French director Lorraine Levy has created a nightmarish scenario that evolves into a unique and quite beautiful movie.
Imagine living harmoniously for eighteen years, cradled in a niche of comfort, love, security; your solitary concern is how to fill the hours before entering military service or medical school when the apocalypse strikes and reveals that you were switched at birth; your world is bifurcated, and in a nanosecond you are what you have always despised, feared. Such is the tale of “Joseph”, the musical son of Jewish parents, living in Tel Aviv and “Yacine”, yearning to be a doctor, living with his Muslim family in a Palestinian village.
What ensues is a compelling and momentous story of courage and fortitude in the face of devastating circumstances; your beloved child is not of your blood; but the blood of your perpetual enemy. Joseph, a devout Jewish boy, must recognize that he will have to convert to be considered a Jew; Yacine, is now a member of the tribe that he believes has kept his family in captivity for generations.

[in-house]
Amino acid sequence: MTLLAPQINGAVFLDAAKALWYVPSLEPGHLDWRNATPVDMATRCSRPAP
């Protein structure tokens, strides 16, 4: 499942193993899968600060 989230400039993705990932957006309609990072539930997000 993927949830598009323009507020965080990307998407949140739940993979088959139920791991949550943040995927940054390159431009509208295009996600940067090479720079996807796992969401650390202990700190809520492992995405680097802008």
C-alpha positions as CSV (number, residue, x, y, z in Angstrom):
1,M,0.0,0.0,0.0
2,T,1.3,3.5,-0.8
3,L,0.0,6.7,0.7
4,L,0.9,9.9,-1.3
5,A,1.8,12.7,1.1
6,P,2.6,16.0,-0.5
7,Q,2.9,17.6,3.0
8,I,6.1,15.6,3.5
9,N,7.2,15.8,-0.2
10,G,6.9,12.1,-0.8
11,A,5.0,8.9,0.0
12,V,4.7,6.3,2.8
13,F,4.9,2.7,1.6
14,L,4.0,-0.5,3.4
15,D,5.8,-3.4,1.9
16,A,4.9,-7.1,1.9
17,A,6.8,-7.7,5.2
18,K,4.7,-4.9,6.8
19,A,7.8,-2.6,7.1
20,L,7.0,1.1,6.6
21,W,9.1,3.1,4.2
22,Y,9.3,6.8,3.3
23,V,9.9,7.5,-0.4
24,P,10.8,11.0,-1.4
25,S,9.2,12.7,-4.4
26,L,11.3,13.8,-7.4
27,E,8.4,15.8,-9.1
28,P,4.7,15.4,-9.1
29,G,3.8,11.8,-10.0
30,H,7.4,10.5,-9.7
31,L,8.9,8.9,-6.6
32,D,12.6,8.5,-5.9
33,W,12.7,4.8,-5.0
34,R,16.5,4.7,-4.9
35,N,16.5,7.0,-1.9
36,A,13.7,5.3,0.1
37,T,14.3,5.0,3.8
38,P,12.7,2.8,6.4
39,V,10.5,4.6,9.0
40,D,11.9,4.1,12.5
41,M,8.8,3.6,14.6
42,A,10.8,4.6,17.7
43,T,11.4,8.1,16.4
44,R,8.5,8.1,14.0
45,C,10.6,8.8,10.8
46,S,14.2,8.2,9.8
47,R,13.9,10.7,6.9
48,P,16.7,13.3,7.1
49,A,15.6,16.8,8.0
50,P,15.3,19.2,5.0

Exceptional performances, primarily by the mothers, slowly erode entrenched prejudices, unearthing similarities; both boys have been cherished, encouraged, loved unconditionally. Could this love cease? No, in a woman’s heart there is always room for “the other son”.
“The Other Son” is refreshing in its realism. The Israeli/Palestinian conflict is viewed from the perspective of decent, well-intentioned individuals; the viewer is not bludgeoned with propaganda from either side, yet capable of empathizing with both.
At the core of this wonderful tale is the remarkable resiliency of youth, the aptitude of accepting the immutable; grappling with the inconceivable, but not allowing it to alter one’s integrity. Two boys born on the same day in January, 1991, raised by the “other” family, destined to pave the way to a less acrimonious, peaceful, better place.